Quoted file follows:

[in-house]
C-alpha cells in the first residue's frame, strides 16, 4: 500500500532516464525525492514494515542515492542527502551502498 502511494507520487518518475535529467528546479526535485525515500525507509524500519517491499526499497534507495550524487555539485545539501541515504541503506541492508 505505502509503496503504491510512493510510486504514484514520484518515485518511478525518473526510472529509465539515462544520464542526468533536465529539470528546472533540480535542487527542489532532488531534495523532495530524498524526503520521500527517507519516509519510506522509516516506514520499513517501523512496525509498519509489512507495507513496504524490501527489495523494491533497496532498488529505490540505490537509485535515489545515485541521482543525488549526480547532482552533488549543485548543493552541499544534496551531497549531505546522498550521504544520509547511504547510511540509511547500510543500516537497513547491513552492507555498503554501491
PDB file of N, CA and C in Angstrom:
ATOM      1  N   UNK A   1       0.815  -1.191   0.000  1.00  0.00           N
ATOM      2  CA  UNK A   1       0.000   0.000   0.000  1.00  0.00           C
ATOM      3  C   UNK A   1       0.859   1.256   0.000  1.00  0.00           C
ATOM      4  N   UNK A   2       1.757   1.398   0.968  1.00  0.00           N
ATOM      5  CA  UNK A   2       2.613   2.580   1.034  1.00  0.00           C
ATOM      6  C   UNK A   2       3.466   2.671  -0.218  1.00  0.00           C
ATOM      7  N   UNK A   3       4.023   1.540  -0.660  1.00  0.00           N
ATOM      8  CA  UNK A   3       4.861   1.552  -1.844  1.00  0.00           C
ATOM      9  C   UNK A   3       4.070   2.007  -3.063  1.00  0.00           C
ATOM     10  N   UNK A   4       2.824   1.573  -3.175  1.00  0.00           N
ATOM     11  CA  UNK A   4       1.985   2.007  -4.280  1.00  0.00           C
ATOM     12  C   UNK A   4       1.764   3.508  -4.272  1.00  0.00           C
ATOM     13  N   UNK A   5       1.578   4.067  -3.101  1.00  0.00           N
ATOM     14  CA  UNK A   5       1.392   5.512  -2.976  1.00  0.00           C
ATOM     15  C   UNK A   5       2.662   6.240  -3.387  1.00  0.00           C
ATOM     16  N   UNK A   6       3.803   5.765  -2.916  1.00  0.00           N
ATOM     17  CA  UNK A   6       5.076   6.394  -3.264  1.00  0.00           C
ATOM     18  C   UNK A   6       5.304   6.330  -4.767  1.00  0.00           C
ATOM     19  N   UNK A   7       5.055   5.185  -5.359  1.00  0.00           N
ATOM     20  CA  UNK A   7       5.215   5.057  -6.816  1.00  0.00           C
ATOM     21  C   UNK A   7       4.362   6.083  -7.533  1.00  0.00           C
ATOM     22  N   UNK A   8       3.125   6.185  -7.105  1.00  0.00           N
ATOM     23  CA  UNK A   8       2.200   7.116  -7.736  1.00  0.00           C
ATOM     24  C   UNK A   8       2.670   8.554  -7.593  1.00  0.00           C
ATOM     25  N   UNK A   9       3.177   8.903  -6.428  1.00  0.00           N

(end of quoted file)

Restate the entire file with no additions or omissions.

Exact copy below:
[in-house]
C-alpha cells in the first residue's frame, strides 16, 4: 500500500532516464525525492514494515542515492542527502551502498 502511494507520487518518475535529467528546479526535485525515500525507509524500519517491499526499497534507495550524487555539485545539501541515504541503506541492508 505505502509503496503504491510512493510510486504514484514520484518515485518511478525518473526510472529509465539515462544520464542526468533536465529539470528546472533540480535542487527542489532532488531534495523532495530524498524526503520521500527517507519516509519510506522509516516506514520499513517501523512496525509498519509489512507495507513496504524490501527489495523494491533497496532498488529505490540505490537509485535515489545515485541521482543525488549526480547532482552533488549543485548543493552541499544534496551531497549531505546522498550521504544520509547511504547510511540509511547500510543500516537497513547491513552492507555498503554501491
PDB file of N, CA and C in Angstrom:
ATOM      1  N   UNK A   1       0.815  -1.191   0.000  1.00  0.00           N
ATOM      2  CA  UNK A   1       0.000   0.000   0.000  1.00  0.00           C
ATOM      3  C   UNK A   1       0.859   1.256   0.000  1.00  0.00           C
ATOM      4  N   UNK A   2       1.757   1.398   0.968  1.00  0.00           N
ATOM      5  CA  UNK A   2       2.613   2.580   1.034  1.00  0.00           C
ATOM      6  C   UNK A   2       3.466   2.671  -0.218  1.00  0.00           C
ATOM      7  N   UNK A   3       4.023   1.540  -0.660  1.00  0.00           N
ATOM      8  CA  UNK A   3       4.861   1.552  -1.844  1.00  0.00           C
ATOM      9  C   UNK A   3       4.070   2.007  -3.063  1.00  0.00           C
ATOM     10  N   UNK A   4       2.824   1.573  -3.175  1.00  0.00           N
ATOM     11  CA  UNK A   4       1.985   2.007  -4.280  1.00  0.00           C
ATOM     12  C   UNK A   4       1.764   3.508  -4.272  1.00  0.00           C
ATOM     13  N   UNK A   5       1.578   4.067  -3.101  1.00  0.00           N
ATOM     14  CA  UNK A   5       1.392   5.512  -2.976  1.00  0.00           C
ATOM     15  C   UNK A   5       2.662   6.240  -3.387  1.00  0.00           C
ATOM     16  N   UNK A   6       3.803   5.765  -2.916  1.00  0.00           N
ATOM     17  CA  UNK A   6       5.076   6.394  -3.264  1.00  0.00           C
ATOM     18  C   UNK A   6       5.304   6.330  -4.767  1.00  0.00           C
ATOM     19  N   UNK A   7       5.055   5.185  -5.359  1.00  0.00           N
ATOM     20  CA  UNK A   7       5.215   5.057  -6.816  1.00  0.00           C
ATOM     21  C   UNK A   7       4.362   6.083  -7.533  1.00  0.00           C
ATOM     22  N   UNK A   8       3.125   6.185  -7.105  1.00  0.00           N
ATOM     23  CA  UNK A   8       2.200   7.116  -7.736  1.00  0.00           C
ATOM     24  C   UNK A   8       2.670   8.554  -7.593  1.00  0.00           C
ATOM     25  N   UNK A   9       3.177   8.903  -6.428  1.00  0.00           N